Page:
It’s time to update that picture. This spring, millions of kids around the country will take a whole new kind of computer-based test aligned to the Common Core state standards. They’ll be able to use online tools like highlighters and calculators. They’ll be asked to “drag and drop” their answers into boxes and to respond to video.

In one sample from a 7th-grade English test, children read two articles about electricity, and then watch a video clip from a TED talk about building circuits with Playdough. Then they’re asked to write an essay, supporting their response with evidence from each source.

No bubbles in sight.

“Whether it’s the English test or math test, there’s a great emphasis on constructing responses to questions,” says Jeff Nellhaus, chief of assessment for PARCC.

That stands for the Partnership for Assessment of Readiness for College and Careers. It’s one of two multi-state consortia that shared $360 million in federal grants to create tests aligned with the common core standards. The standards focus on critical thinking, problem solving and analytic skills. Nellhaus says the old measures won’t do.

In life, he says, there are no multiple-choice answers. “You have to construct your own answers from your own knowledge and drawing on other sources to get information,” Nellhaus says. “That’s what this test focuses on primarily.”

That kind of test is more expensive, says Scott Marion, associate director of the National Center for the Improvement of Educational AssessmentEach question has to be written, then reviewed for bias and age-appropriateness, and field tested. Then it may be revised or even thrown out. When you add up nine grade levels, all with different tests in math and English, we’re talking thousands and thousands of questions. Marion estimates a single multiple- choice question costs roughly $1,000 to develop.

“When you get into more open-ended questions, you get into three, four, five thousand dollars per question,” he says.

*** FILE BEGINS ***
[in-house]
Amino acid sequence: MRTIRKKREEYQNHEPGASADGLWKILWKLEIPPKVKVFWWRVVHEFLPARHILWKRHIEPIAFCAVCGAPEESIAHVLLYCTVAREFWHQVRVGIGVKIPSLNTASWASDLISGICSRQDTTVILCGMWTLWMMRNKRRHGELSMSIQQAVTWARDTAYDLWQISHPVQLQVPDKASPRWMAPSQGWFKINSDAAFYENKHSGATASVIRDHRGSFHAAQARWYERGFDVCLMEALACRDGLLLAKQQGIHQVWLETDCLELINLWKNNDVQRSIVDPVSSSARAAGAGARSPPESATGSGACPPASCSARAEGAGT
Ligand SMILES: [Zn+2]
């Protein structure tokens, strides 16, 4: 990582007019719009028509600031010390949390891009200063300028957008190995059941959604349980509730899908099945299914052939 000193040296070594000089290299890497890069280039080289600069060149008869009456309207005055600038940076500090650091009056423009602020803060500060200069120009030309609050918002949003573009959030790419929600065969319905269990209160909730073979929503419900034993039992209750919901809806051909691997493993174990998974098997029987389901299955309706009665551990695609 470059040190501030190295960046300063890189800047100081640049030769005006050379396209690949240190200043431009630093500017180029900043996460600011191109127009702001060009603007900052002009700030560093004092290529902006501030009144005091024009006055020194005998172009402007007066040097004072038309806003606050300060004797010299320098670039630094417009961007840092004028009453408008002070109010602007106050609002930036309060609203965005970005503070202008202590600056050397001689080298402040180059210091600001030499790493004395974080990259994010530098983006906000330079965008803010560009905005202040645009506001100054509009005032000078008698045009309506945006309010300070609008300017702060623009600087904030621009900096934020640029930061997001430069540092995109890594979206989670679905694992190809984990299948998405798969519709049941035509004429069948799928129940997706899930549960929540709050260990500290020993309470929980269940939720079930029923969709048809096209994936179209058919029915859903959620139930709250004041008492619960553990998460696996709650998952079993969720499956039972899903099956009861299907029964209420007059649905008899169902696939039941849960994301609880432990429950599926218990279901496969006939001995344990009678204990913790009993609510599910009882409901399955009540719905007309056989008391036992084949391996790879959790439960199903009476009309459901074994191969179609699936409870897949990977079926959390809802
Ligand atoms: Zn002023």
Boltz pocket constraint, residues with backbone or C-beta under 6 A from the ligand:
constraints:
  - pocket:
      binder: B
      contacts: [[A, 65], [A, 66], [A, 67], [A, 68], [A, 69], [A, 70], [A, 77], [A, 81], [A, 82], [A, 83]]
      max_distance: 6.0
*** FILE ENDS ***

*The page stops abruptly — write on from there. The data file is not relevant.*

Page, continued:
That’s because it’s harder to write questions that demonstrate different levels of ability. They also have to be changed out every year or so. Those are just the development costs. Then there’s the scoring.

“Scoring open-response questions generally requires human beings to read the papers and then assign scores,” Marion says.

Humans need to be trained and monitored to make sure they’re scoring fairly. Under pressure from states, PARCC has tried to keep costs down through technology. A feature on the math tests lets students type in equations that can be scored by machine. There will still be some multiple choice. Nellhaus says PARCC is also testing technology to score essays by computer.

“We’ll always have humans doing a check on the machines,” he says, but computerized essay scoring could be incorporated in the tests within a few years.

The savings won’t come soon enough for states like Georgia, which withdrew from the consortium when PARCC estimated its tests would cost about three times what the state had been spending. PARCC’s price has since come down to about $24 per student. That’s less than what many states spend, but much more than others. The cost has added to the controversy surrounding the new tests.

For some, though, it’s not enough.

“I think we’re spending actually too little on testing,” says Matthew Chingos, a senior fellow at the Brookings Institution. “If we’re talking about 30 bucks a kid, to round up, that’s less than the cost of a textbook.”

A few years ago Chingos did a rough estimate of what states spend every year on K-12 assessment. He came up with about $1.7 billion – out of more than $600 billion in total spending on public education.